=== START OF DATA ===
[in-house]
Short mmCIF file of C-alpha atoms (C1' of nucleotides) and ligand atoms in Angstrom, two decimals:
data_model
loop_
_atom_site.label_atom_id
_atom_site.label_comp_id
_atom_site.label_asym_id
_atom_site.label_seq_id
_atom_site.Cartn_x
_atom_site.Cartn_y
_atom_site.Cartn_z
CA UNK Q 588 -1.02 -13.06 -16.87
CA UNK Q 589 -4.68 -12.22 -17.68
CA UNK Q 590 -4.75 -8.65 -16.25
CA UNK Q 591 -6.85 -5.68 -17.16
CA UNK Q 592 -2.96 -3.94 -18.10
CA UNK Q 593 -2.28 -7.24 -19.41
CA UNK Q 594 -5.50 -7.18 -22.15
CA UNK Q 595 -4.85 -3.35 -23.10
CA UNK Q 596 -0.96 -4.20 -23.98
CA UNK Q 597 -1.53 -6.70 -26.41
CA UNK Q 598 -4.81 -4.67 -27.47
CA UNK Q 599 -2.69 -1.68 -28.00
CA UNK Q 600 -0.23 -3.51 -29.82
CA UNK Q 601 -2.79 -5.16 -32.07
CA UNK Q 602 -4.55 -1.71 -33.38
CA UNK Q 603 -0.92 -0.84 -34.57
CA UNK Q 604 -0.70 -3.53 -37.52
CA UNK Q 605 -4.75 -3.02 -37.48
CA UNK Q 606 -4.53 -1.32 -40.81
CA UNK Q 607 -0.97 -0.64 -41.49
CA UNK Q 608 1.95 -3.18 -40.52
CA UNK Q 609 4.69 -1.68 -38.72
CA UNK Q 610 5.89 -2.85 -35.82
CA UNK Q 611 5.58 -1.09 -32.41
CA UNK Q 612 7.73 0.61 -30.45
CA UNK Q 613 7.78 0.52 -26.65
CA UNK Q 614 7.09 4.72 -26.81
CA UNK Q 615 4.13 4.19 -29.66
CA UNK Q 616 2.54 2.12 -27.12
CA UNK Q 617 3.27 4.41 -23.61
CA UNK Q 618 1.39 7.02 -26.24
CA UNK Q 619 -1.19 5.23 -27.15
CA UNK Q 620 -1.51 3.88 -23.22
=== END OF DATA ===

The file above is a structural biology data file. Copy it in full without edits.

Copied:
[in-house]
Short mmCIF file of C-alpha atoms (C1' of nucleotides) and ligand atoms in Angstrom, two decimals:
data_model
loop_
_atom_site.label_atom_id
_atom_site.label_comp_id
_atom_site.label_asym_id
_atom_site.label_seq_id
_atom_site.Cartn_x
_atom_site.Cartn_y
_atom_site.Cartn_z
CA UNK Q 588 -1.02 -13.06 -16.87
CA UNK Q 589 -4.68 -12.22 -17.68
CA UNK Q 590 -4.75 -8.65 -16.25
CA UNK Q 591 -6.85 -5.68 -17.16
CA UNK Q 592 -2.96 -3.94 -18.10
CA UNK Q 593 -2.28 -7.24 -19.41
CA UNK Q 594 -5.50 -7.18 -22.15
CA UNK Q 595 -4.85 -3.35 -23.10
CA UNK Q 596 -0.96 -4.20 -23.98
CA UNK Q 597 -1.53 -6.70 -26.41
CA UNK Q 598 -4.81 -4.67 -27.47
CA UNK Q 599 -2.69 -1.68 -28.00
CA UNK Q 600 -0.23 -3.51 -29.82
CA UNK Q 601 -2.79 -5.16 -32.07
CA UNK Q 602 -4.55 -1.71 -33.38
CA UNK Q 603 -0.92 -0.84 -34.57
CA UNK Q 604 -0.70 -3.53 -37.52
CA UNK Q 605 -4.75 -3.02 -37.48
CA UNK Q 606 -4.53 -1.32 -40.81
CA UNK Q 607 -0.97 -0.64 -41.49
CA UNK Q 608 1.95 -3.18 -40.52
CA UNK Q 609 4.69 -1.68 -38.72
CA UNK Q 610 5.89 -2.85 -35.82
CA UNK Q 611 5.58 -1.09 -32.41
CA UNK Q 612 7.73 0.61 -30.45
CA UNK Q 613 7.78 0.52 -26.65
CA UNK Q 614 7.09 4.72 -26.81
CA UNK Q 615 4.13 4.19 -29.66
CA UNK Q 616 2.54 2.12 -27.12
CA UNK Q 617 3.27 4.41 -23.61
CA UNK Q 618 1.39 7.02 -26.24
CA UNK Q 619 -1.19 5.23 -27.15
CA UNK Q 620 -1.51 3.88 -23.22